It is no coincidence that the sports that have a higher level of aggression also have more incidents involving spectator violence. Hockey, Soccer, and Football are the three sports where we hear about the most fights and altercations in the stands. Yes, there are incidents in other sports such as Basketball and Baseball, but they are few and far between. When fans see the athletes acting aggressively, it quickly elevates the aggression level in the stands (Adamson 404). Hockey is the only sport where fighting is actually NOT frowned upon amongst the athletes.

In fact, it’s almost glorified. If you ever watch a sporting event, other than hockey, where a fight breaks out or there is an altercation in the stands, the camera quickly pans away from it, or the station goes to commercial. In hockey, the announcers begin announcing the fight as if it were a boxing match. It’s no coincidence that hockey also sees a large number of violent interactions amongst fans in the stands. Another issue that tends to lead to aggression and violence in the stands is the overcrowding of stadiums and the seating arrangements.

Often times, fans have spent time in traffic on their way to the event. They’ve spent time finding a parking spot and waited in line while trying to get into the stadium. They have most likely already had a few alcoholic beverages as well. All of these small “speedbumps” on the way to the event can tend to frustrate the spectators. Combining these small annoyances with alcohol can only frustrate them more. So, when they finally make it to their seat and realize that they are almost sitting on top of the person next to them, tension levels begin to rise.

There are also venues that offer general admission tickets. These tickets don’t guarantee a seat for the spectator. There are many times where the spectator must stand for the entire event. Just as Madenson and Eck write, “One of the most consistent findings regarding higher levels of aggression in stadiums relates to the type of seating available to spectators Individual seats are related to lower violence levels, while general admission seating requires spectators to stand, often generates higher violence levels” (3).

The tight crowds, as well as lack of order in the general admission area, lead to the higher level aggression. The easy entrance and exit flow of assigned seating also helps to lower the amount of altercations amongst spectators. Just like with any other problem, knowing the cause is the first step to finding a solution. In the case of spectator violence, there are many causes. As previously stated, one of the most common causes of spectator violence is overindulgence in alcoholic beverages before/during the games. The venue should begin patrolling the parking lots for “tailgaters” before the games.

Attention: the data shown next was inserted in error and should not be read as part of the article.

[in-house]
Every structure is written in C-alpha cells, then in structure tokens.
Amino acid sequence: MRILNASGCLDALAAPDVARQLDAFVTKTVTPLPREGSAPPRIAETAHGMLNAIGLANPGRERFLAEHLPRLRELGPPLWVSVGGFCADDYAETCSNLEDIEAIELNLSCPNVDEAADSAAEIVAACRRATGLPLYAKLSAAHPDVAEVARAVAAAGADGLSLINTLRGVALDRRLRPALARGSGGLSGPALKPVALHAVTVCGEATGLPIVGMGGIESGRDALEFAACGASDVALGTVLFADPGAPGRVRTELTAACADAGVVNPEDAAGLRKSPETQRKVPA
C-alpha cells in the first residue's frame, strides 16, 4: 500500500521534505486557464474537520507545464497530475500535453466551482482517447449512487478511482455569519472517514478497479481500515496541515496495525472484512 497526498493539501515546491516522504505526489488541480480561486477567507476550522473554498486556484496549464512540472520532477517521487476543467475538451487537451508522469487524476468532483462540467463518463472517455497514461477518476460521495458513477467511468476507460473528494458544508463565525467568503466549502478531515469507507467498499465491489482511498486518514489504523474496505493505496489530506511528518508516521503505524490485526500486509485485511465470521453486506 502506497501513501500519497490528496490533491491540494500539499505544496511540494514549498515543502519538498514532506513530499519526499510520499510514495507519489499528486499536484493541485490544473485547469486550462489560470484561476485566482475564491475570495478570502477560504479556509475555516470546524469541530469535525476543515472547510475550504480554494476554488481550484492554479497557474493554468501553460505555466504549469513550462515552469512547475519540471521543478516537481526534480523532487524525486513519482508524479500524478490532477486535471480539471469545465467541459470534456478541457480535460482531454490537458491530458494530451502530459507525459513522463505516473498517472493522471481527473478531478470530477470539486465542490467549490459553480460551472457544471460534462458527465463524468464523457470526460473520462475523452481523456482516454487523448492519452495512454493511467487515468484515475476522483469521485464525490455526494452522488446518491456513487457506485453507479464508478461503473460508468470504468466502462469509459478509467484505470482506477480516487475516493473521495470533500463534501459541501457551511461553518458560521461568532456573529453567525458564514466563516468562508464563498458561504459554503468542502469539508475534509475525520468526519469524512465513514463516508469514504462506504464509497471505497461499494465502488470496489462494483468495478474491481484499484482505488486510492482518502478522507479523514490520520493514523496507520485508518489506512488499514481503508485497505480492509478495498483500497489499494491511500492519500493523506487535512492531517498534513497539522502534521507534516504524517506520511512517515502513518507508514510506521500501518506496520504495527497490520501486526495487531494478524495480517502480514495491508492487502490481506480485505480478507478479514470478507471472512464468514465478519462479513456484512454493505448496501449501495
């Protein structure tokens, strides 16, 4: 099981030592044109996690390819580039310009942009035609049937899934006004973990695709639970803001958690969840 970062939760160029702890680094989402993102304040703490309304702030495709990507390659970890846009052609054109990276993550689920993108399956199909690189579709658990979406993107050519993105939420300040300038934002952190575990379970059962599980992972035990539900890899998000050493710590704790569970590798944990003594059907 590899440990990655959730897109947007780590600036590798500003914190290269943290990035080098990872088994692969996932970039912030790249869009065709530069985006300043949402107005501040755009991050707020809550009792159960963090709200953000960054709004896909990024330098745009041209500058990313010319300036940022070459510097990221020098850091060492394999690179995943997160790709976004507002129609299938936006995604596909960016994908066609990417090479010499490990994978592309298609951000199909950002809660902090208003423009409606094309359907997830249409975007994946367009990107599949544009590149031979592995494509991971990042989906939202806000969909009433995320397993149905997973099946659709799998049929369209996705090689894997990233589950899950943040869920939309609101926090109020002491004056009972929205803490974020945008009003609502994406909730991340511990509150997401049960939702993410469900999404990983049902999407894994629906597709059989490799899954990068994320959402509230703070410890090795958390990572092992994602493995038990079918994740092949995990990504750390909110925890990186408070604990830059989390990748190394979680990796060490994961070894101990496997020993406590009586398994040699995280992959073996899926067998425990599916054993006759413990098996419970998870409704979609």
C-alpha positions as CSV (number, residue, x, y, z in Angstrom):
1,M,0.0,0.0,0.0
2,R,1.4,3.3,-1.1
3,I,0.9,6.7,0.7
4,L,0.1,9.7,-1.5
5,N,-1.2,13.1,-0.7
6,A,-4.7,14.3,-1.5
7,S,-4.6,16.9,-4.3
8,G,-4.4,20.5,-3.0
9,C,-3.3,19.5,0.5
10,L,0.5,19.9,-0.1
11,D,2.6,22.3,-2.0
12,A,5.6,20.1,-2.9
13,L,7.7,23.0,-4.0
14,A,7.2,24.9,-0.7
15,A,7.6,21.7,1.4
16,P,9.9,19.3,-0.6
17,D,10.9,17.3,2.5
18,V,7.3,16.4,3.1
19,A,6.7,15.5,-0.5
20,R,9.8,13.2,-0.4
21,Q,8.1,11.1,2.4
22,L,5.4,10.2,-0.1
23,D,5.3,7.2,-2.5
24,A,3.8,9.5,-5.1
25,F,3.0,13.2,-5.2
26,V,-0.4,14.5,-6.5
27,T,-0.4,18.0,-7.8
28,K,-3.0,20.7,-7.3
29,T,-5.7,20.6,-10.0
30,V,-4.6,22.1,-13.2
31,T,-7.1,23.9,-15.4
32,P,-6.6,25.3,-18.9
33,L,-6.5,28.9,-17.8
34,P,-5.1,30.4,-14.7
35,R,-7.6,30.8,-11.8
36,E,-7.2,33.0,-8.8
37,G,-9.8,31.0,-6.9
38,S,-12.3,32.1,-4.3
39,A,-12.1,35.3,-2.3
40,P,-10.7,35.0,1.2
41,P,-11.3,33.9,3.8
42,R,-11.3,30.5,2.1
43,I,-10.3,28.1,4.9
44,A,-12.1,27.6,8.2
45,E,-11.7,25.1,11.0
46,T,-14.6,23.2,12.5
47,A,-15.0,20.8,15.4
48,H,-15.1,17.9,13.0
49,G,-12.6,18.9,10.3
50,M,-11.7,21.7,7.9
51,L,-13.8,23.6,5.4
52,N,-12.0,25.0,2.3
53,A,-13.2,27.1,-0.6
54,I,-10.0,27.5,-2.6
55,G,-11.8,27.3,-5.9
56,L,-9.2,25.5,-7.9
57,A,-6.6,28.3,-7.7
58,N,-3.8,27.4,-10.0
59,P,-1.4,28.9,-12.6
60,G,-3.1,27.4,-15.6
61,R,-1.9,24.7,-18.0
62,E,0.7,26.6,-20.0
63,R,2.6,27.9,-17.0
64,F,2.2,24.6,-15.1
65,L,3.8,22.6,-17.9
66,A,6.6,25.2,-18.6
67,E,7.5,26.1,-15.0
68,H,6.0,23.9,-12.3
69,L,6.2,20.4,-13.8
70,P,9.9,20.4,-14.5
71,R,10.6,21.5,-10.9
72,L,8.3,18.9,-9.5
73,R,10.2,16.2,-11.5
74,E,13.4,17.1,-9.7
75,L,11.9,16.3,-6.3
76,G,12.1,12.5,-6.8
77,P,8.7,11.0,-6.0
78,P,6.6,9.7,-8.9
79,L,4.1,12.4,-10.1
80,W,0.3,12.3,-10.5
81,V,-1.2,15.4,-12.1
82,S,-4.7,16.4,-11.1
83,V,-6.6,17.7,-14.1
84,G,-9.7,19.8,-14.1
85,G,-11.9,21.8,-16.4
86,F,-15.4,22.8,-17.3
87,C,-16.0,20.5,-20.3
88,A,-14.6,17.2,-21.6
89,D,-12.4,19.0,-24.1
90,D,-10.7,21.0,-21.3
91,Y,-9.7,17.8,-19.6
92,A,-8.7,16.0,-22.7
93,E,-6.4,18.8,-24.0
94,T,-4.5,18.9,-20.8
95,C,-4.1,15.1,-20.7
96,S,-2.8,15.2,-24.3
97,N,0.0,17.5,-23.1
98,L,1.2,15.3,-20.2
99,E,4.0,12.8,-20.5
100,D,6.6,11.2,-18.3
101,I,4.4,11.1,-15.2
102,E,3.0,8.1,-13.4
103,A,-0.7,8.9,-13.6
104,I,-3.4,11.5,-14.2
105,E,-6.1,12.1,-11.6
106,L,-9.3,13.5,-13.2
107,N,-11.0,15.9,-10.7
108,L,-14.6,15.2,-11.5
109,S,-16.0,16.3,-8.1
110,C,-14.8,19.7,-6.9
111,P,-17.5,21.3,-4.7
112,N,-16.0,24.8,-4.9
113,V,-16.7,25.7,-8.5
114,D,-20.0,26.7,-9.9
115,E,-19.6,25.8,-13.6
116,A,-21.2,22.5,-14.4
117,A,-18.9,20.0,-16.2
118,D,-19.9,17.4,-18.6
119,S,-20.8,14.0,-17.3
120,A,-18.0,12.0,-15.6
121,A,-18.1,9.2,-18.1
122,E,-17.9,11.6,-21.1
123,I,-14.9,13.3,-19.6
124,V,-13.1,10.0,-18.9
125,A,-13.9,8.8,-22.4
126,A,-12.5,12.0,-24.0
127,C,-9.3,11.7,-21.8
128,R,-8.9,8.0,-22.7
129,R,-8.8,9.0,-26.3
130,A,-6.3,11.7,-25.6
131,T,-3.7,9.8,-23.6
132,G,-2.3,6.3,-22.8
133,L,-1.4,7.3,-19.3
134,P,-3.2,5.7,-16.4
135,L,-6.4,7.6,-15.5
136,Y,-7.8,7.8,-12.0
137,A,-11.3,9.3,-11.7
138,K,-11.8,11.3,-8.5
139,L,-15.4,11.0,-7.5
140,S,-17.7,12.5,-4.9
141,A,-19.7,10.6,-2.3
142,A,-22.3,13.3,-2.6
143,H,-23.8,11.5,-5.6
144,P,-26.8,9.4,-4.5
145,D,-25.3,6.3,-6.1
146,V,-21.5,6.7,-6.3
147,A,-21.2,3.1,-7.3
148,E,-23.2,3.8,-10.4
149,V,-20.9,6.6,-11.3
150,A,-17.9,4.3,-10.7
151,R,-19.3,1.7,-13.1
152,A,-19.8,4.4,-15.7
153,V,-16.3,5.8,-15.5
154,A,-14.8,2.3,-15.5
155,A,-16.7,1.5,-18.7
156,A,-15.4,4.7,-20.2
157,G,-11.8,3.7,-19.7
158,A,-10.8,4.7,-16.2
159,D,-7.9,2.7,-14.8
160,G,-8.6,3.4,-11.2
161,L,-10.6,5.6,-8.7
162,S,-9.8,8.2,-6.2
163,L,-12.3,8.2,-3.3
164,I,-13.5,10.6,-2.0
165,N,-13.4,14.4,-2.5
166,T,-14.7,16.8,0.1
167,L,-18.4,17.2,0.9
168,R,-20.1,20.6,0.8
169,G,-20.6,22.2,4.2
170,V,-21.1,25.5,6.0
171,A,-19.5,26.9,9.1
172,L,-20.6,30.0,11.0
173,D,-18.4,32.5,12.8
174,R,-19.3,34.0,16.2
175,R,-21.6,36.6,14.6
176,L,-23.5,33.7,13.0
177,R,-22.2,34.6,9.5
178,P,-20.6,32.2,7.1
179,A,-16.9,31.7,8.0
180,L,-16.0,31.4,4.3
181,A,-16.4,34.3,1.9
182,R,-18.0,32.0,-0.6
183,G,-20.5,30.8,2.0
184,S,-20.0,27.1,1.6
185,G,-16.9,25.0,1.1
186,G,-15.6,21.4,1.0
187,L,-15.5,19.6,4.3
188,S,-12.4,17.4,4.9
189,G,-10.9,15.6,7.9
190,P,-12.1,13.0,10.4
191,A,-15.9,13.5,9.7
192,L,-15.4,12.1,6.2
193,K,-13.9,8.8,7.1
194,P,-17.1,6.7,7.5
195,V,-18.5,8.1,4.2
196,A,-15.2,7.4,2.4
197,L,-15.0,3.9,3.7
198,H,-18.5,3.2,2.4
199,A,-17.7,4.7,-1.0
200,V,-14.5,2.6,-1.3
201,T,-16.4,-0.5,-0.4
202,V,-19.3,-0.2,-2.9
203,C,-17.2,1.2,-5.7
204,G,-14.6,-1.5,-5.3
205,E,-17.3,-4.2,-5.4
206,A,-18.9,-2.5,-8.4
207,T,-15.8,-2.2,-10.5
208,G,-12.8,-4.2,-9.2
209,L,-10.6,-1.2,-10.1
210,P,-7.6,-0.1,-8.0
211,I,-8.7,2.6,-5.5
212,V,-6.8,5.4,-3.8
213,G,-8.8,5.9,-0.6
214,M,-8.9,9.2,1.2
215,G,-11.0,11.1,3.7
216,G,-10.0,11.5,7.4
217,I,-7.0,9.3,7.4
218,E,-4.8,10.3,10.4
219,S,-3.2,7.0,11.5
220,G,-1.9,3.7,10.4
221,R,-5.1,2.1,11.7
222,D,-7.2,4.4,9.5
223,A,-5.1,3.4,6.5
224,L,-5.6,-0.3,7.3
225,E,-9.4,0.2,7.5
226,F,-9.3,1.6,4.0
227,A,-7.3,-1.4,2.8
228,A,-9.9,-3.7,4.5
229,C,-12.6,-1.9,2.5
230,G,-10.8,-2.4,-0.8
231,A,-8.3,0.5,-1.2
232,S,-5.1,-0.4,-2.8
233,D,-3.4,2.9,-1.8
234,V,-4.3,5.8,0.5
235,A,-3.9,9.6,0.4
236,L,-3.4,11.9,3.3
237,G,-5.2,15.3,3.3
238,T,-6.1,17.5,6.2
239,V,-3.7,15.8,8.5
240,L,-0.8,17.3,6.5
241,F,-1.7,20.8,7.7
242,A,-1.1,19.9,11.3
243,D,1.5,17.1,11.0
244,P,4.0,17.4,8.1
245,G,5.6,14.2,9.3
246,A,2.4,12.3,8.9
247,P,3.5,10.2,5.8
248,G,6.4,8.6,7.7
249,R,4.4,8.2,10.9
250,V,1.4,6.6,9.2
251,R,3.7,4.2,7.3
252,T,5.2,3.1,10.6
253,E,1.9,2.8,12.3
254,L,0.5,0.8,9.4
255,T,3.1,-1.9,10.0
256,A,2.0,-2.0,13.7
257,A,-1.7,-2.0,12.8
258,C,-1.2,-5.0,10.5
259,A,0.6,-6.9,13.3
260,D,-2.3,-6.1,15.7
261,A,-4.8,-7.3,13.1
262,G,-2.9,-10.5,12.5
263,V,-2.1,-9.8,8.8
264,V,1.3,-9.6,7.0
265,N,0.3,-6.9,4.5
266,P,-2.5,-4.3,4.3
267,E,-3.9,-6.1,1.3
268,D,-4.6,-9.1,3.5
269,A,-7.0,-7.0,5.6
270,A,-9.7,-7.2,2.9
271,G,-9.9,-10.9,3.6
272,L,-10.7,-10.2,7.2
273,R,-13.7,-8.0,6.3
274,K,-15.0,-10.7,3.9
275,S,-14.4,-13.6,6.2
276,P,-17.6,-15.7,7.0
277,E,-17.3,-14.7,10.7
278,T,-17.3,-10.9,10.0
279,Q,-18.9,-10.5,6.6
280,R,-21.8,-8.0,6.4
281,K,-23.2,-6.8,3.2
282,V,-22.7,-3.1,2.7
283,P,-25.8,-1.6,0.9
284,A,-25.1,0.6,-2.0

Since the parking lots are on private property, the venue has the ability to control the alcohol consumption. Once the event has begun, alcohol should only be served in plastic cups. Many overseas sporting venues have switched to plastic cups in order to minimize the use of glass bottles and even plastic bottles as dangerous missiles. All sports should increase the penalties for fighting during the game. Instead of small fines which barely put a dent in the athletes’ pocket, each league should institute large fines and suspensions without pay for fighting.

This will definitely lower the amount of fights and hopefully will lessen the levels of aggression in the stands. As far as the seating situation in venues, there is not going to be a way to get rid of the general admission area. However, limiting the amount of general admission tickets sold will leave more room in the general admission area for the spectators. This will lower aggression levels and keep the spectators from getting to crowded. Sporting events are supposed to be a stress-reliever for spectators in today’s busy world. We should not have to worry about our safety while at these events.

We spend a large amount of money for our tickets and part of this fee should be going towards security in the stadium. There are always going to be isolated events anytime a large group of strangers get together, however, making sure all precautions are taken is the most that we can ask of the venue. Spectator violence can become deadly, and in most situations can be easily prevented with just a few precautions. Works Cited Appleson, Gail. “Spectator Violence: What they see is what they do?. ” American Bar Association Journal 68. 4 (1982): 404. Business Source Corporate.